In February 2012, sales agents Dan Tubb, Jeannie Woodbrey and Emily Sertic brokered what could be considered the deal of a lifetime. They locked in a buyer for a sprawling penthouse at Extell Development’s One57 — for a record-breaking $100.5 million.
The purchase, which was made by an undisclosed buyer, made headlines. But if you haven’t heard of the trio of brokers who represented Extell, you’re not alone.
Although they sell massive amounts of real estate, onsite brokers routinely toil behind the scenes.
“We’re not the brand; the building is the brand,” said Liz Unger, a senior sales director at Corcoran Sunshine Marketing Group who is currently heading up the sales team at 111 West 57th Street, the ultra-skinny tower being developed by JDS Development Group and Property Markets Group.
Unger was previously the sales director at Hines and Alexico Group’s 56 Leonard, where she sold a $47 million penthouse in 2013. “We’re the Oz behind the curtain,” she said. “It’s not the Liz Unger show, it’s the 56 Leonard show.”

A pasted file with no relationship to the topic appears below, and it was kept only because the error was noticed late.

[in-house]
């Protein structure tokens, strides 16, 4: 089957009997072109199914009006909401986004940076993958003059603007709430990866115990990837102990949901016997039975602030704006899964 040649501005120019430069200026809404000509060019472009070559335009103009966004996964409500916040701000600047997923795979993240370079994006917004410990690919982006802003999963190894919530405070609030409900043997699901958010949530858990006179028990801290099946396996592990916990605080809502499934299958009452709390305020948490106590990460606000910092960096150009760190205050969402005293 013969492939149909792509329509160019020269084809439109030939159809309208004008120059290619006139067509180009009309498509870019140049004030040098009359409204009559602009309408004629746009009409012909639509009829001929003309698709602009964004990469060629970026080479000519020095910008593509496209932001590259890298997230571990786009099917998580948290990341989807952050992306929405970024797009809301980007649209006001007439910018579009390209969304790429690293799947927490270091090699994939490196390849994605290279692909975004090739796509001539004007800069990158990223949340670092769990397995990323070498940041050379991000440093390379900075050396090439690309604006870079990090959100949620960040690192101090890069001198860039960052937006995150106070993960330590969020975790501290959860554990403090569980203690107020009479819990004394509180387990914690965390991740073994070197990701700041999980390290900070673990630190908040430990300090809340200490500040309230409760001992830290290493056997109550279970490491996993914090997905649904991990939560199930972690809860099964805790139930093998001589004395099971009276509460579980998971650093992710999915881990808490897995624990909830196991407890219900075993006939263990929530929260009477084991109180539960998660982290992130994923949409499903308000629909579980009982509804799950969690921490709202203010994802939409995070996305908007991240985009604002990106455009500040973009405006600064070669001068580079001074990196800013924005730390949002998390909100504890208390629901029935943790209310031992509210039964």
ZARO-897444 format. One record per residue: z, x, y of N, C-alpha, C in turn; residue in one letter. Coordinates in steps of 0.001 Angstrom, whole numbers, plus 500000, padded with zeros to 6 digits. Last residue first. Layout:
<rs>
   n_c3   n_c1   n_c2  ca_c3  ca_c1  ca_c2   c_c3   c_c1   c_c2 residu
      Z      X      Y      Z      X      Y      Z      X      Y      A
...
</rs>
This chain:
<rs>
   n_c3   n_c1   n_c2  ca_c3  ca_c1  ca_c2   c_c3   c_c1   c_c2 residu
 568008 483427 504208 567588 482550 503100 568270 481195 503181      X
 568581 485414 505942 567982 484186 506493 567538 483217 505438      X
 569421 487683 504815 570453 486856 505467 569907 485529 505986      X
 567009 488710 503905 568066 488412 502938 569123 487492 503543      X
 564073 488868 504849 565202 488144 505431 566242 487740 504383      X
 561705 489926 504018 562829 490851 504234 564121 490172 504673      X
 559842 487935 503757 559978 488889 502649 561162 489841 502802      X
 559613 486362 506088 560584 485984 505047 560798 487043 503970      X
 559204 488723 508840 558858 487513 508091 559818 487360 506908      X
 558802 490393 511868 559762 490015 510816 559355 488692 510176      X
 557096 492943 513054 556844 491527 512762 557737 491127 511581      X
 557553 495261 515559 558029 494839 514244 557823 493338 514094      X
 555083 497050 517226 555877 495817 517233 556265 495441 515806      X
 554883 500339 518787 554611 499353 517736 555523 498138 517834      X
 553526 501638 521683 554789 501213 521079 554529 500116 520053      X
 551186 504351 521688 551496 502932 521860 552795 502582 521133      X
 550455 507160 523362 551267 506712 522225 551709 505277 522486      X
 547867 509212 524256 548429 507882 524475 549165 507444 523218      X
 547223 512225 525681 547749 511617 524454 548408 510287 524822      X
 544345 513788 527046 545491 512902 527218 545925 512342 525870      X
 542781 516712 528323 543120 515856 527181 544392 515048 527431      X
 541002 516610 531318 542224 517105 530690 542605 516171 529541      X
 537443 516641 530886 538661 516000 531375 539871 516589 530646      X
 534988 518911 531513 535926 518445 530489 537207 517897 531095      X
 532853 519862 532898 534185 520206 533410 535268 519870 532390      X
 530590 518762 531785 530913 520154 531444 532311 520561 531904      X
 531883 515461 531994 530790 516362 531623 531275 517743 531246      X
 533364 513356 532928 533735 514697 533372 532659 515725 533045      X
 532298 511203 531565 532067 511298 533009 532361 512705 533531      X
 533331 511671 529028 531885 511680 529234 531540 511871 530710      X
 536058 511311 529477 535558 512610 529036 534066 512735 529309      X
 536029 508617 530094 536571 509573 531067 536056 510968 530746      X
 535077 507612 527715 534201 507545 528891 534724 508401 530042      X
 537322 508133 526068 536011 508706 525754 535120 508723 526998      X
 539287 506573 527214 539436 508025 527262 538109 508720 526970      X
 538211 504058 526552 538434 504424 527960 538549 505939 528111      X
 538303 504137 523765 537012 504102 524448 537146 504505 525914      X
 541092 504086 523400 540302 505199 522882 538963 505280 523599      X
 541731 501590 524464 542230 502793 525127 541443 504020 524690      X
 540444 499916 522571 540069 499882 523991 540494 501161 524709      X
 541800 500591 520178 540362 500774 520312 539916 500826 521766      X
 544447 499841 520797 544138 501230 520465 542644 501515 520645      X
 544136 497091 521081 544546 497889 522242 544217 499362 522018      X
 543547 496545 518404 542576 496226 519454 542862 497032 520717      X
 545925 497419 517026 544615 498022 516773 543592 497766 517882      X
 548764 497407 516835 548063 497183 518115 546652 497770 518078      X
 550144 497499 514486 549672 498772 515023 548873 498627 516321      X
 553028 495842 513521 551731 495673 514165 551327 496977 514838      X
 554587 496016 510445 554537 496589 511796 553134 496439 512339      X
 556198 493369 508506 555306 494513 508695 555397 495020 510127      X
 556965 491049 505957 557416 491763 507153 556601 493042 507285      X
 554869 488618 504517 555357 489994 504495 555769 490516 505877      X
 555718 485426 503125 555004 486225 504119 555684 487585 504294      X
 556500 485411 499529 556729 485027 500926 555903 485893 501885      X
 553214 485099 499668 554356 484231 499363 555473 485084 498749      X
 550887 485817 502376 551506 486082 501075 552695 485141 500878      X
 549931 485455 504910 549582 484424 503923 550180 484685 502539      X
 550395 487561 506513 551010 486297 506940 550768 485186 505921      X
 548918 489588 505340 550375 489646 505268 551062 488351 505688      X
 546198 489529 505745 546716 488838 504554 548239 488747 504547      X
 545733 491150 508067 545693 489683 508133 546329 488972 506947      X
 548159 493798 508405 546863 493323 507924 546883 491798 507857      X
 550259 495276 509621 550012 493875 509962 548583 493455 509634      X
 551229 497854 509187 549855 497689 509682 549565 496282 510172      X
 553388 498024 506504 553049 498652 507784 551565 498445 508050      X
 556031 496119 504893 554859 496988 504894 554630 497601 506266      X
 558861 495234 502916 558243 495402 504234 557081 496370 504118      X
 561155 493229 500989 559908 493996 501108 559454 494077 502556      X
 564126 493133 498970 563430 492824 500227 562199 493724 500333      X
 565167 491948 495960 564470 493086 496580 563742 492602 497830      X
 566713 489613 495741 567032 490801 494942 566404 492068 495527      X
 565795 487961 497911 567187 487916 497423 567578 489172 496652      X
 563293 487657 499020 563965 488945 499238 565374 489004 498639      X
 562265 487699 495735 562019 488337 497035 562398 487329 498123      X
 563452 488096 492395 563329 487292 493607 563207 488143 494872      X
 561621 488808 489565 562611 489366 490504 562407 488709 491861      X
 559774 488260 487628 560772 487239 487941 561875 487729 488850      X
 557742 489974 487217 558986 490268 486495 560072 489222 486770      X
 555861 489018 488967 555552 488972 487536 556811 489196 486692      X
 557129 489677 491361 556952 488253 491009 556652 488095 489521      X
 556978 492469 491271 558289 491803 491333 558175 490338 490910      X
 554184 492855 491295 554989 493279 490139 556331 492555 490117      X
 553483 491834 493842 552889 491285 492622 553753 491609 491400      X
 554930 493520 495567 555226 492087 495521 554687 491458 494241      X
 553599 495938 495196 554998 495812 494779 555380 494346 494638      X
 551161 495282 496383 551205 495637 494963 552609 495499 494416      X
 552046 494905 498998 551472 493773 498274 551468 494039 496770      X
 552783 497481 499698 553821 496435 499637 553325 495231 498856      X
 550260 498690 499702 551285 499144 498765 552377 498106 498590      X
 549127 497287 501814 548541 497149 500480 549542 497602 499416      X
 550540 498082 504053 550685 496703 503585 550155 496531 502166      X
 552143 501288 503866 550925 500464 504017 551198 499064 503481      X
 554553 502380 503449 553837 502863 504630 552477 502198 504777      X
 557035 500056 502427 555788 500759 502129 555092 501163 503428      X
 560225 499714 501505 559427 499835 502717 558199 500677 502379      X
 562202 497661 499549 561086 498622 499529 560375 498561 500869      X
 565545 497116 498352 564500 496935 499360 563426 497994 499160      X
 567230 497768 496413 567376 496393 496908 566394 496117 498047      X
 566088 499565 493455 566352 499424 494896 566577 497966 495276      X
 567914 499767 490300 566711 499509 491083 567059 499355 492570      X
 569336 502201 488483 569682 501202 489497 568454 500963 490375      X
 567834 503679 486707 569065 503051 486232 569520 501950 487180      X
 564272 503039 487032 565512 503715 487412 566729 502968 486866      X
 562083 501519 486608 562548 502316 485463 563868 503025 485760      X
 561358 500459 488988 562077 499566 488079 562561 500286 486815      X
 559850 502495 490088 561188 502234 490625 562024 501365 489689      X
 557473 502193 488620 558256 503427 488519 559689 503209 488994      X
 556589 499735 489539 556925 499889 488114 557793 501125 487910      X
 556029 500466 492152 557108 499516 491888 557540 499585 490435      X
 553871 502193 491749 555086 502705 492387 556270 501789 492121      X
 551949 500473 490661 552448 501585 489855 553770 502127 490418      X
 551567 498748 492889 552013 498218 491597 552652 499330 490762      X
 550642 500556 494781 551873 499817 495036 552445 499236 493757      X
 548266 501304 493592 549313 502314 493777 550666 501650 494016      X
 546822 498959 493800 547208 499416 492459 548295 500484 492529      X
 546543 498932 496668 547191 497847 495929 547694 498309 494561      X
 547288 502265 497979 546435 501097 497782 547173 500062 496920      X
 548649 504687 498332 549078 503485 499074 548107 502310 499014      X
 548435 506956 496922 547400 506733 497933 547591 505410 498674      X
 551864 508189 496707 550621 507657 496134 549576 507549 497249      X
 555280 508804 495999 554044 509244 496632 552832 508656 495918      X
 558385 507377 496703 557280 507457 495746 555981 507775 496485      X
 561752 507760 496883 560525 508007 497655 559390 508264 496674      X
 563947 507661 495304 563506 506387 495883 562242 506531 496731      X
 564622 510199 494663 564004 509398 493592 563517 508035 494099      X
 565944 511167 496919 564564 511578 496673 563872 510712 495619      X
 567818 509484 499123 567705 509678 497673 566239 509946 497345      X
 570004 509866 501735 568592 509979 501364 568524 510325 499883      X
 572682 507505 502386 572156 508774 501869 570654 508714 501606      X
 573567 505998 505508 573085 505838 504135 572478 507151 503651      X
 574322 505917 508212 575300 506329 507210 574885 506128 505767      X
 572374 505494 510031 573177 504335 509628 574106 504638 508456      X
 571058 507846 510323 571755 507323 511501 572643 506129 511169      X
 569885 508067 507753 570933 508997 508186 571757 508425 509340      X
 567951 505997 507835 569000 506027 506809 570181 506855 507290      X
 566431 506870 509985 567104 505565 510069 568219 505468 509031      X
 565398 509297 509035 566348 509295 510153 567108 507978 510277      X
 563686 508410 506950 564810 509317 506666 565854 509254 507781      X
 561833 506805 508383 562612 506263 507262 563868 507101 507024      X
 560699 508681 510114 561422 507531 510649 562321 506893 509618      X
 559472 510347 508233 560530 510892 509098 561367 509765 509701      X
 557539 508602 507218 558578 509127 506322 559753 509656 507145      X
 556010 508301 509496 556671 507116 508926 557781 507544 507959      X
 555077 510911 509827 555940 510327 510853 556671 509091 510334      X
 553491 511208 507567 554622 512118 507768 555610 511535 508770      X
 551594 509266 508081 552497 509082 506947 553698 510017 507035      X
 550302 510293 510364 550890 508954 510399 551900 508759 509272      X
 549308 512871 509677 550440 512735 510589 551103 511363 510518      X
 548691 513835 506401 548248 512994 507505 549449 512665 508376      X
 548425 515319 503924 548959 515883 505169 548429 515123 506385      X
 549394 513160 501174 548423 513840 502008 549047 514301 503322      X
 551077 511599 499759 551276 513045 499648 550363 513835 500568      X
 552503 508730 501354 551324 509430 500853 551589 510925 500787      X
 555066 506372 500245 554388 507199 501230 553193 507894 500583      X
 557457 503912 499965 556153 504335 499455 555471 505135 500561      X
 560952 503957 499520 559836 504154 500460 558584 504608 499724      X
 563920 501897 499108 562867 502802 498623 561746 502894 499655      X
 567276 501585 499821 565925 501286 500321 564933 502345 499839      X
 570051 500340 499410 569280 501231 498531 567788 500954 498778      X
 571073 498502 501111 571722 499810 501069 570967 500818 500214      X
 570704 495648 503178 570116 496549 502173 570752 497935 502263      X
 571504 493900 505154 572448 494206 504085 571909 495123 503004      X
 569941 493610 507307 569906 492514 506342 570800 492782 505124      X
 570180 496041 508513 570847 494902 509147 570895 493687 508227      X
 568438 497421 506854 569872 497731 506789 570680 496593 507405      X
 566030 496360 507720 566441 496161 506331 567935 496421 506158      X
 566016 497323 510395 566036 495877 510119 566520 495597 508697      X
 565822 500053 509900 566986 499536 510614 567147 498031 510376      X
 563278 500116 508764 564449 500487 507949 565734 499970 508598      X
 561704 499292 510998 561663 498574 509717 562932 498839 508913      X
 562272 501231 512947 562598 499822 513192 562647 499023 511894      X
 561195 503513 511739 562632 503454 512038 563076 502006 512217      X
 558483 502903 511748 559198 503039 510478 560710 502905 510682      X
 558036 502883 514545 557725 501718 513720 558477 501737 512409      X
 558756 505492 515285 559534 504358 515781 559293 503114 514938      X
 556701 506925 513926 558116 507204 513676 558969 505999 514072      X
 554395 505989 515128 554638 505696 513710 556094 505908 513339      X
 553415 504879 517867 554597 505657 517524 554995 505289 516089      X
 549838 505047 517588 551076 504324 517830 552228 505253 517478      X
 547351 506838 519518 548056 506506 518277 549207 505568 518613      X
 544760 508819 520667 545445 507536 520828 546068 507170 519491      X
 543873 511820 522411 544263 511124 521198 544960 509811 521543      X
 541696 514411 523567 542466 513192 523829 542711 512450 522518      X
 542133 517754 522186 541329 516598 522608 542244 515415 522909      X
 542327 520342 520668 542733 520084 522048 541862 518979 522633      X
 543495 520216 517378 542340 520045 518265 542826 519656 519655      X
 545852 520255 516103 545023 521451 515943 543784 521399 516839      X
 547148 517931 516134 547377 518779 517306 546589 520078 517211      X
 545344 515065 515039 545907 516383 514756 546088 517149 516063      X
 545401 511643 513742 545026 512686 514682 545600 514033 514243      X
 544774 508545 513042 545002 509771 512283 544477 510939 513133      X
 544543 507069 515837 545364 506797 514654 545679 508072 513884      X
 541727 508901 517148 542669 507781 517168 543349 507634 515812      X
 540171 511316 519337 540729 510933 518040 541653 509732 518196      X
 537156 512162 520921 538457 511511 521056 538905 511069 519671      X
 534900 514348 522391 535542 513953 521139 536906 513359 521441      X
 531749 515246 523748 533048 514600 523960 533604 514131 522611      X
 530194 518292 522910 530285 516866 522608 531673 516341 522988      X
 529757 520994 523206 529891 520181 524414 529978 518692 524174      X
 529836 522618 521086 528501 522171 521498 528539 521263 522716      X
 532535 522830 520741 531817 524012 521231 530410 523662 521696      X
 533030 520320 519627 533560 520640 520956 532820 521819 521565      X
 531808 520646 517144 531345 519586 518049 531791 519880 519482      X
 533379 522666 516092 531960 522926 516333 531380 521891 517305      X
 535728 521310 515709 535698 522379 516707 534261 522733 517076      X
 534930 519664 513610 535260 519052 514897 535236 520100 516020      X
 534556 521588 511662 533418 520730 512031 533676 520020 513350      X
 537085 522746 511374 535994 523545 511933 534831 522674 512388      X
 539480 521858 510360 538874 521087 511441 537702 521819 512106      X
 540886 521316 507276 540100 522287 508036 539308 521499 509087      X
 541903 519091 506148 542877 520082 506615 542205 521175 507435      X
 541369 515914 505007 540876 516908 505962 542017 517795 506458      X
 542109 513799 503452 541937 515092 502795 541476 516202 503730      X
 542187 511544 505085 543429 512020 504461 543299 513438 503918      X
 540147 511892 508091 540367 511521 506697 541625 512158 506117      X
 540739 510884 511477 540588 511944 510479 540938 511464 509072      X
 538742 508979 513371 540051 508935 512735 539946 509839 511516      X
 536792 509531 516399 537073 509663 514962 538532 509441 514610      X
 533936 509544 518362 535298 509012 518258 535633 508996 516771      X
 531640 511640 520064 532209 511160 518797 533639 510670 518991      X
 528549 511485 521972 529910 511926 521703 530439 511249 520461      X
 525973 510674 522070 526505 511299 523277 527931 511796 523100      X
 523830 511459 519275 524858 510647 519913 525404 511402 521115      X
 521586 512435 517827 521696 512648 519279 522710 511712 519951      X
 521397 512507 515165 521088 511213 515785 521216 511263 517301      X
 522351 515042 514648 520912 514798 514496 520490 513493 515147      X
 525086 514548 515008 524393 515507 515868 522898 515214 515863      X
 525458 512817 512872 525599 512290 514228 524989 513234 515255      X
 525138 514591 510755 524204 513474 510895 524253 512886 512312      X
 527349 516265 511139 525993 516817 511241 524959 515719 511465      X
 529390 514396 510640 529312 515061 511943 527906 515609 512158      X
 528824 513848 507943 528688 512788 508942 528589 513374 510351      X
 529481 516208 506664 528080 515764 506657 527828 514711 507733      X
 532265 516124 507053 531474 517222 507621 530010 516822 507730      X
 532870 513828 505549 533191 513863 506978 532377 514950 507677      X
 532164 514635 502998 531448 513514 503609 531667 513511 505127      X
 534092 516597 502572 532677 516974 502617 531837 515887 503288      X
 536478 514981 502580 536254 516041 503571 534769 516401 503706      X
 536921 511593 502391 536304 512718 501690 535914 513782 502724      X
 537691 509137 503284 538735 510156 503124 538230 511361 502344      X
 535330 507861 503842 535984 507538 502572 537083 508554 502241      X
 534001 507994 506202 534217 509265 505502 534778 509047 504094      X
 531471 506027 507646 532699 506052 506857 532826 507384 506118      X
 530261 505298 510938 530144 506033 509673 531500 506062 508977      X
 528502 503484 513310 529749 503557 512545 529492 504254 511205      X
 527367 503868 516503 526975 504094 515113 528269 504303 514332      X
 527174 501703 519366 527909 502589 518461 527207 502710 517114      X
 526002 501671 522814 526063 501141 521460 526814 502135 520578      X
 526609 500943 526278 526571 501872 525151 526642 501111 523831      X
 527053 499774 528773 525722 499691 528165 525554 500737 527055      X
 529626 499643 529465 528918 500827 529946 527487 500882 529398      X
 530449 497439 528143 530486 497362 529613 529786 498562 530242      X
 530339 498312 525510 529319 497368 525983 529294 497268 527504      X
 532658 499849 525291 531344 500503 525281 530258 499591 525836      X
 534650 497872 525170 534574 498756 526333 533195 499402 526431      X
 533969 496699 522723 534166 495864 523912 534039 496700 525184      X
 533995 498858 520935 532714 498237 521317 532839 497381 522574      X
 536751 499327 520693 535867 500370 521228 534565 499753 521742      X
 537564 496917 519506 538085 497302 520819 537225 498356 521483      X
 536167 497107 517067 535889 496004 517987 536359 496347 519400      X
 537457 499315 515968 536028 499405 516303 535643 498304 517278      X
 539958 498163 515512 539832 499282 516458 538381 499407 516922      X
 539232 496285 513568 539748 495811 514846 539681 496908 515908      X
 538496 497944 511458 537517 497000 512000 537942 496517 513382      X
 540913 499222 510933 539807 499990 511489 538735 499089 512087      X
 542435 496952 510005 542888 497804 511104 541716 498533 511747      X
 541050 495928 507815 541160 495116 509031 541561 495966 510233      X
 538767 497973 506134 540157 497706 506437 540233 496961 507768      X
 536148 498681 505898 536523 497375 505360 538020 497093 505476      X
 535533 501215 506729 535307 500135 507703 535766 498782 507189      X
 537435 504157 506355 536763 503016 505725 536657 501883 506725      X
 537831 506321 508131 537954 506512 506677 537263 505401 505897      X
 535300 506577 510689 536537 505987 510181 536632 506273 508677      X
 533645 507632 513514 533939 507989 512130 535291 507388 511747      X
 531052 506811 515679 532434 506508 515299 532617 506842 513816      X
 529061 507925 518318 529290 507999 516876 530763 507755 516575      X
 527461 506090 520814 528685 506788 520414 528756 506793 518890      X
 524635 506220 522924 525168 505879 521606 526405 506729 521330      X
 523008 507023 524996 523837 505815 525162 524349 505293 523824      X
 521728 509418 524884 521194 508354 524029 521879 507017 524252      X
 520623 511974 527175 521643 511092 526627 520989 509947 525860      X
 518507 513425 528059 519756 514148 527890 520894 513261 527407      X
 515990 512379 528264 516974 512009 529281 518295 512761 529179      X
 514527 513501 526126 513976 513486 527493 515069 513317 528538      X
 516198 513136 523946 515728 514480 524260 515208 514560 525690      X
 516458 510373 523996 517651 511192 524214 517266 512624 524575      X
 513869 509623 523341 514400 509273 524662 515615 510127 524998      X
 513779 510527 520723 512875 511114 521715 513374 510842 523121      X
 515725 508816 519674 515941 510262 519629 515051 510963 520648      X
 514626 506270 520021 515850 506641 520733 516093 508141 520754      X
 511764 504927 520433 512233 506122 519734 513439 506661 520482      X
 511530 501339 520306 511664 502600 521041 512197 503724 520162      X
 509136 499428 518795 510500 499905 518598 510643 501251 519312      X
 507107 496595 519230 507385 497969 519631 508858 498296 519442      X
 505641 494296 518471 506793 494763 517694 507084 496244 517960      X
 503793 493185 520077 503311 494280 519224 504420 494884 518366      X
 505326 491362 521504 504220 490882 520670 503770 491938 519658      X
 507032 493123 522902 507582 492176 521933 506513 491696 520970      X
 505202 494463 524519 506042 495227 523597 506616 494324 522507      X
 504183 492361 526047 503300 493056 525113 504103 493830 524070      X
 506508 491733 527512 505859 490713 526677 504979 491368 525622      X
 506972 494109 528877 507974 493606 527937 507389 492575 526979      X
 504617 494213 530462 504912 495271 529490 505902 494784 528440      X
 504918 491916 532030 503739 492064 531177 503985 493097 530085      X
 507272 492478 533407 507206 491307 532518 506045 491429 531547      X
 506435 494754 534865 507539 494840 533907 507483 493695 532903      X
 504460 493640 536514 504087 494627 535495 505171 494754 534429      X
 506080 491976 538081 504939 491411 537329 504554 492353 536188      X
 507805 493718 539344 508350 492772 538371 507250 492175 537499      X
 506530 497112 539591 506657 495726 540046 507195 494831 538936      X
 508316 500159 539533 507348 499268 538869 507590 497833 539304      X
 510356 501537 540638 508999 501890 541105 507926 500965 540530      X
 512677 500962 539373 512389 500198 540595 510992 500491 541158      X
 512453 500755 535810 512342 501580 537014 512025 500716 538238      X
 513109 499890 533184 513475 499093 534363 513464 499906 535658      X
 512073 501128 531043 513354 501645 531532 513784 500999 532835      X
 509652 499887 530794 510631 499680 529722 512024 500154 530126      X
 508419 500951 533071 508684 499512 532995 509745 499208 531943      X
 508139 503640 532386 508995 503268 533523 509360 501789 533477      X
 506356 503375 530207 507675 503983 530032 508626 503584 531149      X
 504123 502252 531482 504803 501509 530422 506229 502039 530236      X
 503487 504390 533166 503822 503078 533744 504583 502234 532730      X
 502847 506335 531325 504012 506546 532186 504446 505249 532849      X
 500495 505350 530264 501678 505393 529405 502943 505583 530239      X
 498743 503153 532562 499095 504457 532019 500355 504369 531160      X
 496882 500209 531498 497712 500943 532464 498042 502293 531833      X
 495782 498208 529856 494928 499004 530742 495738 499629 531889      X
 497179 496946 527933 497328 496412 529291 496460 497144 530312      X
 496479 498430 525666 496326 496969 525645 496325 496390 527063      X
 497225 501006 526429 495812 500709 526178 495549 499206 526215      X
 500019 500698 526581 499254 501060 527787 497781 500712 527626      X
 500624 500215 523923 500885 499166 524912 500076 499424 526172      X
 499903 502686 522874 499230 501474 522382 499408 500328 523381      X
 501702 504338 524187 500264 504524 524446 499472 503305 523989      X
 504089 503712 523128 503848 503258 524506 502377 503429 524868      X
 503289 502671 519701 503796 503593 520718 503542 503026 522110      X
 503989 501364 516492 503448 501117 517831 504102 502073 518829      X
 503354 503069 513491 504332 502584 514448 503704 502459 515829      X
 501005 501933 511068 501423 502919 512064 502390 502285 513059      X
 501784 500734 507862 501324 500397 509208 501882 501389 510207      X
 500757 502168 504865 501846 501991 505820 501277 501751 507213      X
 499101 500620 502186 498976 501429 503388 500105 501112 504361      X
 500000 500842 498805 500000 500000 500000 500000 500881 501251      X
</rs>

Unlike other brokers, onsite agents are typically dedicated to selling one project, whether they’re working in-house for a developer or for the new development marketing arm of a brokerage like the Corcoran Group or Douglas Elliman.
Thanks to an influx of new condo inventory hitting the market — and what some describe as a potential glut of high-end inventory — onsite agents are playing an increasingly important role for developers. And the stakes are serious, given the exorbitant price tags that developers are looking to achieve.
“The expectations and the standards are very, very high,” said Jill Mangone, sales director at Zeckendorf Development’s 50 United Nations Plaza.
Collectively, New York City’s priciest 12 condo buildings have a massive projected sellout of $20 billion, accounting for a stunning 44 percent of the total asking prices for all 200 condo projects in the works in Manhattan, according to a recent analysis by analytics firm CityRealty. (The analysis excluded One57 and other projects where more than half the units have already closed.)
Not surprisingly, landing a gig selling one of the top projects with a brand-name developer is a coup for agents, especially in today’s market, where brokers are fiercely competing to get into the lucrative new-development world.
Mangone, for example, said securing a job at a Zeckendorf project “was like getting accepted into Harvard or Yale.”
Buckworth, too, said working on 520 Park was a huge resume booster. “After working at a prestigious building like this,” he said, “you can pretty much look at anything you want.”